A fall storage-type cabbage takes about 12 weeks to mature after transplanting later in the season. Add another 5 weeks from starting the seeds until they are ready to transplant. When you subtract those 17 weeks from Oct. 21st., your seed starting date is during the last week of June. Note non-storage types grow much faster, usually only about 7 weeks after transplanting.

Brussel sprouts can be started at about the same time. Broccoli and Cauliflower are ready to harvest about 7-8 weeks after transplanting outdoors. We start them inside around the middle of July.

You can direct seed these plants as well. You would just need to make sure they stay well watered until the seeds emerge. This could be difficult in the hot summer months. We like to plant kale and mache in with the tomatoes and find transplants are best, again as the tomatoes might not like being kept wet for 3 weeks.

You can direct seed carrots, kale and mache all summer. Kale can take a lot of cold as can carrots. Some gardeners overwinter mache with minimal protection.

Carrots can be harvested through the winter as long as you can get them out of the ground. We have been known to use an ice pick, but really affording them protection is much easier.

And safer. 😉

Related article: 5 Things to Know About Days to Maturity.

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Jun 11

Gardening for Brain Power

Many years ago I read of a study that showed that activities that involve the brain having to predict outcomes help to prevent Alzheimer’s Disease.

Other studies have shown that physical exercise alone may help, but this study was more specifc and certainly more emphasis was on the types of activities. These included chess and similar games of strategy, as well as gardening.

Gardening Jones takes a look at exercising your brain through gardening.

Initially, the ground was uneven and full of weeds.

So here I am going to share a garden project with you, and help you predict the outcome yourself.

My husband recently asked me if I could do something with this side of the house. The ground is very uneven, and he is concerned he might fall while weed-whacking.

Two solutions come to mind:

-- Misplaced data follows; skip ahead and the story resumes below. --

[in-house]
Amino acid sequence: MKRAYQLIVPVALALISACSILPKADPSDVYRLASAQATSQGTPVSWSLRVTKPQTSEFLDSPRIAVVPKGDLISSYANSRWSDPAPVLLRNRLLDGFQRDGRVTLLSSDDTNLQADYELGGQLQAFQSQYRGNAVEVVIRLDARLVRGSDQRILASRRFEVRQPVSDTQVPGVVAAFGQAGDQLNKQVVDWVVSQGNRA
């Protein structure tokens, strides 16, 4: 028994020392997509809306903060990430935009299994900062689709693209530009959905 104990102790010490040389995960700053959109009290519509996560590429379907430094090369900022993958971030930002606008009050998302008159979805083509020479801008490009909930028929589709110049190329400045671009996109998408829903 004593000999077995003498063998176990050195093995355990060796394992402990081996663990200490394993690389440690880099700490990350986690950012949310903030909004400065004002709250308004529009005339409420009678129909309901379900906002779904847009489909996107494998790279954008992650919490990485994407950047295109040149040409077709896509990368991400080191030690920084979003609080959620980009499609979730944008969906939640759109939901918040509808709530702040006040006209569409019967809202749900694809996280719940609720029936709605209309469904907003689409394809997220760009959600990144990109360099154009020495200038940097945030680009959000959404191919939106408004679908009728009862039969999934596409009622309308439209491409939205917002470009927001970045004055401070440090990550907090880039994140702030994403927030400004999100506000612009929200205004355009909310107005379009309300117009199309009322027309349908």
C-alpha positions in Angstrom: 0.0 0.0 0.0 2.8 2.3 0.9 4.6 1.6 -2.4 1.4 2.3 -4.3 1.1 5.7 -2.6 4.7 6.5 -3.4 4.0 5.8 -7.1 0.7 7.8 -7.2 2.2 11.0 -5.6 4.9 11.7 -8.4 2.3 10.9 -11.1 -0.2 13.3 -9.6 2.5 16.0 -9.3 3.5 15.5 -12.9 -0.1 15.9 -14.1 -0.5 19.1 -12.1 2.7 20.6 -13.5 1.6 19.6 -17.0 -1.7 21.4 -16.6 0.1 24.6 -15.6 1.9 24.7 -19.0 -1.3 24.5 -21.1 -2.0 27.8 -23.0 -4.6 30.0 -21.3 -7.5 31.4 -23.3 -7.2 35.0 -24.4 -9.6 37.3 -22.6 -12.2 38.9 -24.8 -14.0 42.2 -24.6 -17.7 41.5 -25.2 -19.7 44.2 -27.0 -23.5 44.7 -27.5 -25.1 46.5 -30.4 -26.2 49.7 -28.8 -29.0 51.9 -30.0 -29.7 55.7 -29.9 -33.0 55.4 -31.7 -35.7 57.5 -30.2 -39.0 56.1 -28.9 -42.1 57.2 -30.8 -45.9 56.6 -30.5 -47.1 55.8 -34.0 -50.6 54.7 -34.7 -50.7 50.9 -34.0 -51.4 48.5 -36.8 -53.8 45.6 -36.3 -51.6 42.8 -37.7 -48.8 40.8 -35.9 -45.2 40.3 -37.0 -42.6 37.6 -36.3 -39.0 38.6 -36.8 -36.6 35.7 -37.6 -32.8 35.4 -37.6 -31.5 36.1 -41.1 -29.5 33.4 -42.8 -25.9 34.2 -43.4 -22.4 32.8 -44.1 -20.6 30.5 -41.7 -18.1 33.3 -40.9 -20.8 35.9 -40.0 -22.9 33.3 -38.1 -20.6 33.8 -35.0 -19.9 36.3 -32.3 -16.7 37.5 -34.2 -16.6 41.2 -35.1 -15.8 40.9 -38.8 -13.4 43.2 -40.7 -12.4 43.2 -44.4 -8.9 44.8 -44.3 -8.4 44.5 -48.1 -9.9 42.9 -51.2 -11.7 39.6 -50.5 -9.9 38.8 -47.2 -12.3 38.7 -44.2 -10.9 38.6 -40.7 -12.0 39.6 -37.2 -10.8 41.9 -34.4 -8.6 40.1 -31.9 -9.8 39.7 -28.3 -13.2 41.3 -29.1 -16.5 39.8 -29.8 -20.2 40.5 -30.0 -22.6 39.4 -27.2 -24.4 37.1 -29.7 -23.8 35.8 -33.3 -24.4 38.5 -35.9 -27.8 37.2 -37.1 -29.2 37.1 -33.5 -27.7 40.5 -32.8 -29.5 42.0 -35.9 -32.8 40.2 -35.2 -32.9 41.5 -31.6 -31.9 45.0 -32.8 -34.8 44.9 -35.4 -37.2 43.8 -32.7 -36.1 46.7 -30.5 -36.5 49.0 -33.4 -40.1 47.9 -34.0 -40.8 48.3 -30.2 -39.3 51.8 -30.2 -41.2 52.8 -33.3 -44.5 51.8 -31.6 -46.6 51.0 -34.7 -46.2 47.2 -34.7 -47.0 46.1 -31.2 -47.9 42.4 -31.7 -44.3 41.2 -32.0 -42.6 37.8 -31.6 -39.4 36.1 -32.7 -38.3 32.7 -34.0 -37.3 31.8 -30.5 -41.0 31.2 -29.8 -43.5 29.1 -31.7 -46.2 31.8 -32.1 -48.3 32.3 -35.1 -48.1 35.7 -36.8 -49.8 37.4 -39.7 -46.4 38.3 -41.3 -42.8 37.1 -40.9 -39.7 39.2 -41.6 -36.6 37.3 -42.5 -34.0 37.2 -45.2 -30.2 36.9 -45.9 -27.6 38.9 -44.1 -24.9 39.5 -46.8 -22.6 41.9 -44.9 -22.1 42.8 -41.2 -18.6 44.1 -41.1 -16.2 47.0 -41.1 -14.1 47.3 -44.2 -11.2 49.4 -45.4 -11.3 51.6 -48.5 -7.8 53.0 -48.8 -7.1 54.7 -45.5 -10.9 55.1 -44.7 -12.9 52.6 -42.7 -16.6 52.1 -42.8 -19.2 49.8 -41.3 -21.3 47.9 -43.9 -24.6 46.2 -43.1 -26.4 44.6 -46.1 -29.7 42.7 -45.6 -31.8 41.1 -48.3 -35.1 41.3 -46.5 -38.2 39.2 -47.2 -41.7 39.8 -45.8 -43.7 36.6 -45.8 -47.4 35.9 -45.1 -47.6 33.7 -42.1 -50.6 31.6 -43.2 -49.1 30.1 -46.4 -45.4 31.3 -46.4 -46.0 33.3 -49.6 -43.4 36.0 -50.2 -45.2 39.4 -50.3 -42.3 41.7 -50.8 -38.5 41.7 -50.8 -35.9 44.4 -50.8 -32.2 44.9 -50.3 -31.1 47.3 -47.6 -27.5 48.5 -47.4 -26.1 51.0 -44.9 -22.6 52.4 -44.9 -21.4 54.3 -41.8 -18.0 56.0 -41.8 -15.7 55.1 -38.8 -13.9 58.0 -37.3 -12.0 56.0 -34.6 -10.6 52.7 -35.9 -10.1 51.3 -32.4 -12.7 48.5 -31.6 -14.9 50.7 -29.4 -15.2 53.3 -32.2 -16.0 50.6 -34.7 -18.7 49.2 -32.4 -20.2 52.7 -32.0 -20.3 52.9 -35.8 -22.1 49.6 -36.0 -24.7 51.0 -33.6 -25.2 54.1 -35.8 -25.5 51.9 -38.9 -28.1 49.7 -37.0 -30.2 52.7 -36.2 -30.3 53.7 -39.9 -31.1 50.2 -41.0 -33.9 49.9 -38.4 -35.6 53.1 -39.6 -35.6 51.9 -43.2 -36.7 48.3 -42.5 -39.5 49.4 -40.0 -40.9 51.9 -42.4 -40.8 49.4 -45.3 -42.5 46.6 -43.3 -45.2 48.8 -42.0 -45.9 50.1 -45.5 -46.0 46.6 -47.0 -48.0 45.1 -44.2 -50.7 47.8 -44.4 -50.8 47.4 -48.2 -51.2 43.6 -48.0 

1. Make it less uneven.
2. Get rid of the weeds.

Gardening Jones takes a look at exercising your brain through gardening.

The only thing that helped was the hostas.

So I started by building a path that evens out the walking area. It needs more mulch, but it’s a beginning.

From there I divided some of the hostas we had, and added a few new varieties from the local nursery. This area is mostly shade, so the hostas will continue to do well. It’s also away from the deer. 😉

A friend recently gave me a box of Lily of the Valley he had dug up, which I love and they also like shade. I know from previous experience these plants do well together, and it won’t be long until they fill in the area and choke out any remaining weeds.

Gardening Jones takes a look at exercising your brain through gardening.

Pull some weeds and share plant love.

So here’s where your imagination can kick in. Picture this: Alliums such as these and this one growing not only against the wall, but dispersed throughout. Okay, this one too. How about some Astilbe cascading over those uneven areas?

Let’s tie it all together with these Purple Toad Lilies and an assortment of faux stone pots with herbs and other shade loving perennials.

Gardening Jones takes a look at exercising your brain through gardening.

Add a path and some imagination.

Can you picture that in your head? What would you add?

Now then, you just helped prevent yourself from getting Alzheimer’s by imagining how this will look. Good for you, keep it up!

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Jun 10

Not ‘Just Another Hoe’

dandelion in the garden

dandelion in the garden

‘Weed’ is an interesting word.
It is both a noun and a verb, the meaning of the verb is to get rid of the noun.

You might consider the opposite of ‘weed’ to be ‘harvest’.
Also a noun and a verb, though here the meaning of the verb is to gather in the noun.

As much as I enjoy harvesting, I hate weeding.

So when I was asked to test a tool that had a weeding function, I cringed.
Could I write something good about something I dislike so intensely?

cobrahead tools

the long handled and the original

I looked at their website and saw they had a long handled version of the same tool.
Now we’re talking.

If it did what they say, it would mean no more sore knees and back pain just from removing what I didn’t plant in the first place.

The company, a real Mom and Pop store, were kind enough to send me both tools to try.
So I gave it a relatively easy test- on the dandelion pictured above.

“Please let this work” I thought, because if it didn’t, well- I wouldn’t lie to you.

One chop-It was a Robin, Boy Wonder moment- Holy Hoe Batman!

dandelion weed

who’s dandy now?